The sniggering could be heard across the country as Hull was awarded the City of Culture mantle for 2017. But the jokers have got it all wrong. This geographically isolated outpost in East Yorkshire has been a cultural hub for decades, the place where Larkin thrived, where John Godber helped revive the Hull Truck Theatre, the home of Alan Plater. And the Spiders weren’t from Mars, they were from Hull. More recently, there have been The Red Guitars, Everything But The Girl and the Housemartins, not forgetting venues like the Adelphi (over 30 years and still going strong), The Welly Club and Spiders.
And not forgetting the matter at hand: Fila Brazillia, born out of the cottage industry that was Pork Recordings (many of whom were also from the East Riding), a label that showed what true independence could be, safely tucked away from the clutches of London’s venal influence.
The first time I ever heard Fila Brazillia was sometime in 1993. I was tuned into the then-reliable Judge Jules’ show on Kiss FM. The track caught my ear partially because it contained a sample from one of my favourite funk bands (no names, no pack drill), but also because it was so effortlessly funky, fusing the drive of early house with the thrill of hip hop’s samplemania. The tune was the aptly titled ‘Pots & Pans’ and I was an instant fan.
‘Pots & Pans’ appears on Old Codes New Chaos, Steve Cobby and David ‘Man’ McSherry’s classic debut album on Pork. Much has changed in the interim. Spurn Point, the star of the original artwork, has been half washed away, Hull City has gone from nearly bankrupt and in the Third Division to halfway up the Premiership with a new stadium, though thankfully Hull’s phone boxes are still cream.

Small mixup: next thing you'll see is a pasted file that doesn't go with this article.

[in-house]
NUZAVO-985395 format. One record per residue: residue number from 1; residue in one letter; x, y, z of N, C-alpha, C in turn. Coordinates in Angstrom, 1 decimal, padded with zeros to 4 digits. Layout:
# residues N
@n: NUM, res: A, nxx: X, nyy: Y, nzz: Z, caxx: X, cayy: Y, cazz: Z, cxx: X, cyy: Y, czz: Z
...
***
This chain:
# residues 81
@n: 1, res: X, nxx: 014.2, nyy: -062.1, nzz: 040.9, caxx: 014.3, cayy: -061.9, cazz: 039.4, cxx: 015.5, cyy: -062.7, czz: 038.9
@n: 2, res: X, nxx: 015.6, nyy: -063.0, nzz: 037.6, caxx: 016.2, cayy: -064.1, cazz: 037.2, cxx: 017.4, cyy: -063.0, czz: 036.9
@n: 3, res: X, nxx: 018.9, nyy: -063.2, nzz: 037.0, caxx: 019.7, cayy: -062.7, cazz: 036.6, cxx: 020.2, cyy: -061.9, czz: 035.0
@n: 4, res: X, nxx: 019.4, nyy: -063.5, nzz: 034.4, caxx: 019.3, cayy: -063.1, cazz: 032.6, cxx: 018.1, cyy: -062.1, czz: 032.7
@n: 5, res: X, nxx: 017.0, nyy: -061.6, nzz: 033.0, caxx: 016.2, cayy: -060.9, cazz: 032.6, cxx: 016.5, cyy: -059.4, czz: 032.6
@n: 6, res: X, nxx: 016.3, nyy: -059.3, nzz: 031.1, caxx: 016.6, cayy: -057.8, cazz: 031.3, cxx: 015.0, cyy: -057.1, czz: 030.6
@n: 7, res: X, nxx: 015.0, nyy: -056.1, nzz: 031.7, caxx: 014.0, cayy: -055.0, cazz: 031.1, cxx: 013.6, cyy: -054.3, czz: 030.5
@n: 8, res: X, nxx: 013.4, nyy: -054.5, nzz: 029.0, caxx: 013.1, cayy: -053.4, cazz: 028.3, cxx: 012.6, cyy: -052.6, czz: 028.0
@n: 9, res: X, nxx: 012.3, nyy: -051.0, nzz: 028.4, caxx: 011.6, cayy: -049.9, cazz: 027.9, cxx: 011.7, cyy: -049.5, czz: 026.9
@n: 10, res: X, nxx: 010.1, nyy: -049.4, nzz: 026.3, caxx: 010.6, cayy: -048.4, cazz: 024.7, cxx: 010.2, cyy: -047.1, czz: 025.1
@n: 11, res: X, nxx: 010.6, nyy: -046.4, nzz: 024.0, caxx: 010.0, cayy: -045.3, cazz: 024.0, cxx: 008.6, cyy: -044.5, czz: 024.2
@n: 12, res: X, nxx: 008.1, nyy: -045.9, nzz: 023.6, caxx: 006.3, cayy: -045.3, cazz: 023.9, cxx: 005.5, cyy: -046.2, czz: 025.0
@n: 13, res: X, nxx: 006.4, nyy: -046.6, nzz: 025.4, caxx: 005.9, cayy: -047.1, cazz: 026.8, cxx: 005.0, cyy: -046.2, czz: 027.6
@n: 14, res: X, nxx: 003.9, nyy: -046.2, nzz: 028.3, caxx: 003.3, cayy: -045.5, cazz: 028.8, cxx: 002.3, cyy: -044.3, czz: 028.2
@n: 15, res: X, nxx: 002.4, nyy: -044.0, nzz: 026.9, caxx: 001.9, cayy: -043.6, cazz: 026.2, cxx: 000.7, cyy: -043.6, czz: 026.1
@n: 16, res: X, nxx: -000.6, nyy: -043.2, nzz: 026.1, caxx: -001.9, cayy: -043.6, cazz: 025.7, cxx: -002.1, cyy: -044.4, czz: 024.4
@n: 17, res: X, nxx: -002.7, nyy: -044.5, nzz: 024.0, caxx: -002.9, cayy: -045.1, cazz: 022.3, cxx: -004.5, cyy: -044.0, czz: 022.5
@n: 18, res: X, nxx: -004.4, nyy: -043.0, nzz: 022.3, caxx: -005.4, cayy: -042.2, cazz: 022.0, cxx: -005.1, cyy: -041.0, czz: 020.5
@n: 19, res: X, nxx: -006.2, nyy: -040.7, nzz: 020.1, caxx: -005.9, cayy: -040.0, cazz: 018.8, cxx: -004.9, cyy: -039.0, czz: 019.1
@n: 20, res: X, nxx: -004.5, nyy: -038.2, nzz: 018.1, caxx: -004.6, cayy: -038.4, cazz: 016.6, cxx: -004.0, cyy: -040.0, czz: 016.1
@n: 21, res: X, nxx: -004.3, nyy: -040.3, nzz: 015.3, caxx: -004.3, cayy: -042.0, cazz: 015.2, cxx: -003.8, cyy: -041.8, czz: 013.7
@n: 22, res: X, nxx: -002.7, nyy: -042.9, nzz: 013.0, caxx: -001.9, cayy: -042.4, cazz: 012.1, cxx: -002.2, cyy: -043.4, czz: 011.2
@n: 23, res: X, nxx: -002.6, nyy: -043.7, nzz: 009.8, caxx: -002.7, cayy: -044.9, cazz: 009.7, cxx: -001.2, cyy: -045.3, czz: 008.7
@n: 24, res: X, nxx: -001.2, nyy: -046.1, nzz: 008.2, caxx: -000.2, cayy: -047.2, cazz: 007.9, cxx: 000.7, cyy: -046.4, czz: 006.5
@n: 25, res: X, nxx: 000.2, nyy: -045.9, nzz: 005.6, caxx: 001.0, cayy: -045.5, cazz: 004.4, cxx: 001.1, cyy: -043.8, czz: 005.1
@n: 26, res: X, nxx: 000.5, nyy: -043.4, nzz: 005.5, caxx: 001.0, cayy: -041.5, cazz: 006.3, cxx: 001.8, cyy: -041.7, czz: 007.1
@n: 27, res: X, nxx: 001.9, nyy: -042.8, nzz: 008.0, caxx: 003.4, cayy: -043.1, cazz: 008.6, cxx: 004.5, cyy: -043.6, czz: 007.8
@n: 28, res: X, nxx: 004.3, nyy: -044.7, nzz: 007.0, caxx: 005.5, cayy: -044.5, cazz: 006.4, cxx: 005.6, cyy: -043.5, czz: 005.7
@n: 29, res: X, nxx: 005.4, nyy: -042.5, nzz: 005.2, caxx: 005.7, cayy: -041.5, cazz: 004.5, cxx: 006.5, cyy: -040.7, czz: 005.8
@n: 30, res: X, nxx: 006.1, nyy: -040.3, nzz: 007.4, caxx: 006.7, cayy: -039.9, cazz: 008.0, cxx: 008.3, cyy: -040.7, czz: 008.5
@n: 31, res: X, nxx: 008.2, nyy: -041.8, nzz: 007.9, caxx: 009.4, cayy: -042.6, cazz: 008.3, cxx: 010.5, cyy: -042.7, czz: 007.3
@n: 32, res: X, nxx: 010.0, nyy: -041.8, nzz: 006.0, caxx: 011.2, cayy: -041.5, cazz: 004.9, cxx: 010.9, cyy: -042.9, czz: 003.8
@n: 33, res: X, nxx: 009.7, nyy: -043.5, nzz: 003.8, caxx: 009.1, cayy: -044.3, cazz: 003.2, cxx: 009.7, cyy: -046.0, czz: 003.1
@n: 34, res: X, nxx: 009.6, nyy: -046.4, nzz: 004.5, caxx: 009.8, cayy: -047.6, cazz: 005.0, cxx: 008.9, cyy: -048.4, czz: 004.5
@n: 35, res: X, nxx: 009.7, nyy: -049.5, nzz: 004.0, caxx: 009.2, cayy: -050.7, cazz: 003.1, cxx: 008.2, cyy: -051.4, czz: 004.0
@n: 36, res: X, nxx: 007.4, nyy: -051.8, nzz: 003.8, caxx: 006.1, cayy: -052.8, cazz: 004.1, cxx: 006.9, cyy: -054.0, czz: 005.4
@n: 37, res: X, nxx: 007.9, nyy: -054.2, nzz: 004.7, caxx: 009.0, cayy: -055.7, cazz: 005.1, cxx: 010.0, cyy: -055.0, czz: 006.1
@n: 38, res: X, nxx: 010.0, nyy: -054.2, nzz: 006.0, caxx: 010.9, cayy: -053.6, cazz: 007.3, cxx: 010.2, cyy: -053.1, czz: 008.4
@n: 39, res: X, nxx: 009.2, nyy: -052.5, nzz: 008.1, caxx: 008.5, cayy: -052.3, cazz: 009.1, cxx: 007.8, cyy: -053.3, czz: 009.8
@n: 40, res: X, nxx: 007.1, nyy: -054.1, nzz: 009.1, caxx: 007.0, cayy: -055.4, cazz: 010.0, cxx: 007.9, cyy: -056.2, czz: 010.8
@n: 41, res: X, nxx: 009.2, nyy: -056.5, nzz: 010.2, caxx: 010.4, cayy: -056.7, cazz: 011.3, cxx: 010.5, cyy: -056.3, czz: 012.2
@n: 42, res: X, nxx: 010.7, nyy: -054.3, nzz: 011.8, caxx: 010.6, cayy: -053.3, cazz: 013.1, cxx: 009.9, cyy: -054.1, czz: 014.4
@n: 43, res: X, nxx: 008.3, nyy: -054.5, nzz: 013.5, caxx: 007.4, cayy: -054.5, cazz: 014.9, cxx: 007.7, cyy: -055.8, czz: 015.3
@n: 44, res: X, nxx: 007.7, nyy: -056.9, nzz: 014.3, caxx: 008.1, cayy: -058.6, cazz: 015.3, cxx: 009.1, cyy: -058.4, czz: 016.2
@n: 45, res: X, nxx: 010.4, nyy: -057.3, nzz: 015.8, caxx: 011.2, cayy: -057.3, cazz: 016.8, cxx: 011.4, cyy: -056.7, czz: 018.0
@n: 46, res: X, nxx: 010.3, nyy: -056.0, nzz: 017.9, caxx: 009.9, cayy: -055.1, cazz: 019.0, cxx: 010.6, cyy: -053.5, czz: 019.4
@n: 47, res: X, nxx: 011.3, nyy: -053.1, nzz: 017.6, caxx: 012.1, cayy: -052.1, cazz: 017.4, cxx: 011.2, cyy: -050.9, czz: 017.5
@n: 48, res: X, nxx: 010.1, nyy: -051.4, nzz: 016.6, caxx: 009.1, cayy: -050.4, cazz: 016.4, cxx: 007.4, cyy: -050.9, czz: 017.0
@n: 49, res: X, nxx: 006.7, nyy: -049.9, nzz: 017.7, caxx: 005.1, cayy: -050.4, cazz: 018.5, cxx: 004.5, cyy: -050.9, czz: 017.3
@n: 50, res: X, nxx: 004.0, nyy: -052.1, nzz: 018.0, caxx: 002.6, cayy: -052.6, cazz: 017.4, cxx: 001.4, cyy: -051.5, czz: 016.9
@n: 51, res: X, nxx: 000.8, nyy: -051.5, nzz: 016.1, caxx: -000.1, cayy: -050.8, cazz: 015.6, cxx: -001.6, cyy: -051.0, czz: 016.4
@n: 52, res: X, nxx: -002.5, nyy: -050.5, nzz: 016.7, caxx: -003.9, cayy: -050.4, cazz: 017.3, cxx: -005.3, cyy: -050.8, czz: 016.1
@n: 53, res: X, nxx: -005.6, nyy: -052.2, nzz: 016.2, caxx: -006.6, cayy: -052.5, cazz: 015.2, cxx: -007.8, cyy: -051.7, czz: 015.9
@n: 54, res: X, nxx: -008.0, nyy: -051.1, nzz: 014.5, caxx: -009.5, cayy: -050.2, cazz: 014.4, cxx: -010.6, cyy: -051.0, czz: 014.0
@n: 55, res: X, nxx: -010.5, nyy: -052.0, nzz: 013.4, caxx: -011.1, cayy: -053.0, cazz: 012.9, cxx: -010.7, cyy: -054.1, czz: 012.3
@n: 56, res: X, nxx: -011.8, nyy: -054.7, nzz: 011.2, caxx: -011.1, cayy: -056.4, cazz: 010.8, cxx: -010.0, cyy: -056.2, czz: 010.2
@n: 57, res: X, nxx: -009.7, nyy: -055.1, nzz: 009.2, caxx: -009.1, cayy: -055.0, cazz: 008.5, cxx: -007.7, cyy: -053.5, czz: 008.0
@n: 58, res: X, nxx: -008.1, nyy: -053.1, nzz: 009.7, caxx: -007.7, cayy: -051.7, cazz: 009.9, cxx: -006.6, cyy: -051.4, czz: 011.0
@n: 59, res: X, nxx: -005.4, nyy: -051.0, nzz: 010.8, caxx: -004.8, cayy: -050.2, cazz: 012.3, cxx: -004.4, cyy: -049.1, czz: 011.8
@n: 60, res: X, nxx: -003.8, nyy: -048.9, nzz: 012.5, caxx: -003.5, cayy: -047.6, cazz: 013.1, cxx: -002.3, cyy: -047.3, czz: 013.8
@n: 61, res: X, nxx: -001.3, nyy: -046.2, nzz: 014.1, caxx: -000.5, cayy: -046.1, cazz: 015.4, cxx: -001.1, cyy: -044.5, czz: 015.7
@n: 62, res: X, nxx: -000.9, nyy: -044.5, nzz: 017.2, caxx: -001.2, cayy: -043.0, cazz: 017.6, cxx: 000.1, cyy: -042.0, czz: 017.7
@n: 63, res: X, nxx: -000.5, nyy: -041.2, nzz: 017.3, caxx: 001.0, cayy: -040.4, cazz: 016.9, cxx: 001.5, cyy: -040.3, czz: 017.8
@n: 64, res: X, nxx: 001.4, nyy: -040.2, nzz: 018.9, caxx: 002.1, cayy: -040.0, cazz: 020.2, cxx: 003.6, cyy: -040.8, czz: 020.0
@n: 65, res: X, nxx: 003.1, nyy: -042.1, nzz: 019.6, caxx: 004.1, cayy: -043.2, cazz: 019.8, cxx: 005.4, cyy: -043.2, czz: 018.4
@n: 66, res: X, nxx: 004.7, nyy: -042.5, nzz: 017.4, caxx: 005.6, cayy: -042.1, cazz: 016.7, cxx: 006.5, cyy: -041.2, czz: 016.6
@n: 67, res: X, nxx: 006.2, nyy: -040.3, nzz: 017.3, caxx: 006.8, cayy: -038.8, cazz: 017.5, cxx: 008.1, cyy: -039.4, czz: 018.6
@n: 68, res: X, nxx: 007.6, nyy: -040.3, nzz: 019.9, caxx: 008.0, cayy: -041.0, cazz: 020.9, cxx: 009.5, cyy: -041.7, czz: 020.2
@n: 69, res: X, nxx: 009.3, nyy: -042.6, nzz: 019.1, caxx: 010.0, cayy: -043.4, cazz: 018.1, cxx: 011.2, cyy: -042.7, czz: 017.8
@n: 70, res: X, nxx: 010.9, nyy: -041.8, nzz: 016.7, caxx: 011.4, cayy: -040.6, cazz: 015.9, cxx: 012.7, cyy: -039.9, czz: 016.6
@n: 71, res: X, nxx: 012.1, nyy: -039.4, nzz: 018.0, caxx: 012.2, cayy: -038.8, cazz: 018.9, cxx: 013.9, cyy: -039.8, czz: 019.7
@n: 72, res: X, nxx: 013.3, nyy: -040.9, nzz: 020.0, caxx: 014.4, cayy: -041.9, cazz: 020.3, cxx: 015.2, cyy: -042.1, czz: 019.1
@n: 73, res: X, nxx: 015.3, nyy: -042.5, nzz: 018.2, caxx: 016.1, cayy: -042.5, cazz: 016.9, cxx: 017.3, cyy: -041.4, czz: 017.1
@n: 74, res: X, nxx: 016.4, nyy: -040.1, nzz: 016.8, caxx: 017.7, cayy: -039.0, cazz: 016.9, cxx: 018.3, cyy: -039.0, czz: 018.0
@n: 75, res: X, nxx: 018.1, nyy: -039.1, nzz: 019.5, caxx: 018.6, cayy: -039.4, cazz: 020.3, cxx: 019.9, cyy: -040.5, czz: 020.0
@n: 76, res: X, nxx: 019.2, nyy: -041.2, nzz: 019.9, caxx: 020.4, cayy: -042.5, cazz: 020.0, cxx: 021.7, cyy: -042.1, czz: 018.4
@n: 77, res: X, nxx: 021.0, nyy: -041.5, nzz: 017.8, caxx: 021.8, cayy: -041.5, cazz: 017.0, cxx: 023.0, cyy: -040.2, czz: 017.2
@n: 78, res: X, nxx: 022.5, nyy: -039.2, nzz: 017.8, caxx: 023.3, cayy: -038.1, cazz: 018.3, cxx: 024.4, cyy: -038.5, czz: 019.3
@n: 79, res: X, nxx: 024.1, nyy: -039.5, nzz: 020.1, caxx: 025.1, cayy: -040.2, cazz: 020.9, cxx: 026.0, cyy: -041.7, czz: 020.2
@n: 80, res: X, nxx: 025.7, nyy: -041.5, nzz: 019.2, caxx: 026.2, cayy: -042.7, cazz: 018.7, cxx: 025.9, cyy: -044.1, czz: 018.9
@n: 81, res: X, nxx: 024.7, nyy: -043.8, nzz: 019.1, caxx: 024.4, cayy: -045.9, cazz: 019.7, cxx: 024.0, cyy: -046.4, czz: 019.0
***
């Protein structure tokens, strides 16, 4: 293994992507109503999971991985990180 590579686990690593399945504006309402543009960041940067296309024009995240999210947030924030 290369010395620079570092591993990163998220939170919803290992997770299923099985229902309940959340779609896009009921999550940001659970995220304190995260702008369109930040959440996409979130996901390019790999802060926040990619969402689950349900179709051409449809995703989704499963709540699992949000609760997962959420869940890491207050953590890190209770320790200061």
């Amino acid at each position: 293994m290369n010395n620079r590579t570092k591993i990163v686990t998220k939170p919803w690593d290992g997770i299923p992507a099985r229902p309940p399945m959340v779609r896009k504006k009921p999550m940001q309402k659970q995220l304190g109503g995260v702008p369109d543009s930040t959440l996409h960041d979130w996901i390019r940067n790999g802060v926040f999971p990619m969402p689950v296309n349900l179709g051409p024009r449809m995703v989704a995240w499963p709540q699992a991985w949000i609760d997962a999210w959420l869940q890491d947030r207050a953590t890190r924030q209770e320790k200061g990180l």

As well as their admirable insistence of retaining both their independence and sanity (Cobby having had his fingers burnt during his stint on Big Life with Ashley & Jackson), their music, too, was a unique mix of anything and everything: junk shop funk. Old Codes is a mess of old breaks lashed over the top of house rhythms, public information speeches distended and warped, eerie Brian Eno keyboard pads, Latin percussion, while on ‘Mermaids’ they sound like Mr Fingers offering a tribute to the Robinson Crusoe Theme. You can hear everything from the Sheffield post-punk bands like Chakk and Cabaret Voltaire to My Life In The Bush Of Ghosts, Virgo Four to De La Soul, all forced through the East Riding mincer to make something uniquely theirs.
Subsequently, the duo has gone on to record ten albums, as well as over 70 remixes from a diverse range of artists that includes Simple Minds, Radiohead, Busta Rhymes as well as one of my favourite remixes of all time (thanks to its bowel-worrying bassline), Fluke’s ‘Tosh’. There’s also their inimitable taciturn northern humour that runs through the centre of everything they have done like the letters H.U.L.L. in a stick of rock (who else would have called their tenth album Dicks? Geddit?)
So here they are in all their amber and black finery. Twenty years on and musically undimmed. Ladies and gentlemen, Old Codes New Chaos.
There can be little doubt that this is one of the best dance music albums ever made. Released in 1994, the debut album from Fila Brazillia was launched into a world before big beat and trip hop took hold, but after the first flush of Orb and ELF-inspired ambient. Coming after the initial chunky Leftfield-style house of the first Pork releases, but before the spliff took hold and Pork got stuck into their current down 'n' easy groove we now all love so well, this album is truly unique.
Those speech samples place it in an early Nineties framework and are every bit as effective as The Orb's Little Fluffy Clouds' 'Serratia Marcescans' mixes glittering ambient with the rambling reminiscences of a bunch of GIs fucked on acid. It's as brilliant as it sounds. Then tracks like 'The Light of Jesus' and 'Pots & Pans' pick up the pace with some chunky grooves that would fit in well enough at any Ibiza beach-front cafe. In places this has a lolling, hyper-cool, chill-out groove, such as on the supreme trip hop departure 'The Sheriff'. In others it's up and in your face. But it's always funky and always supremely melodic... a bit like a Sasha set on valium. In other words it's as essentially Balearic as a bottle of San Miguel outside Cafe Mambo. All the more surprising, then that the album is made by a bunch of stoners from Hull who have never been to the White Island. Any Fila Brazillia album is worth buying, but if you can manage to track this down, this alone it is worth its weight in lbizan gold.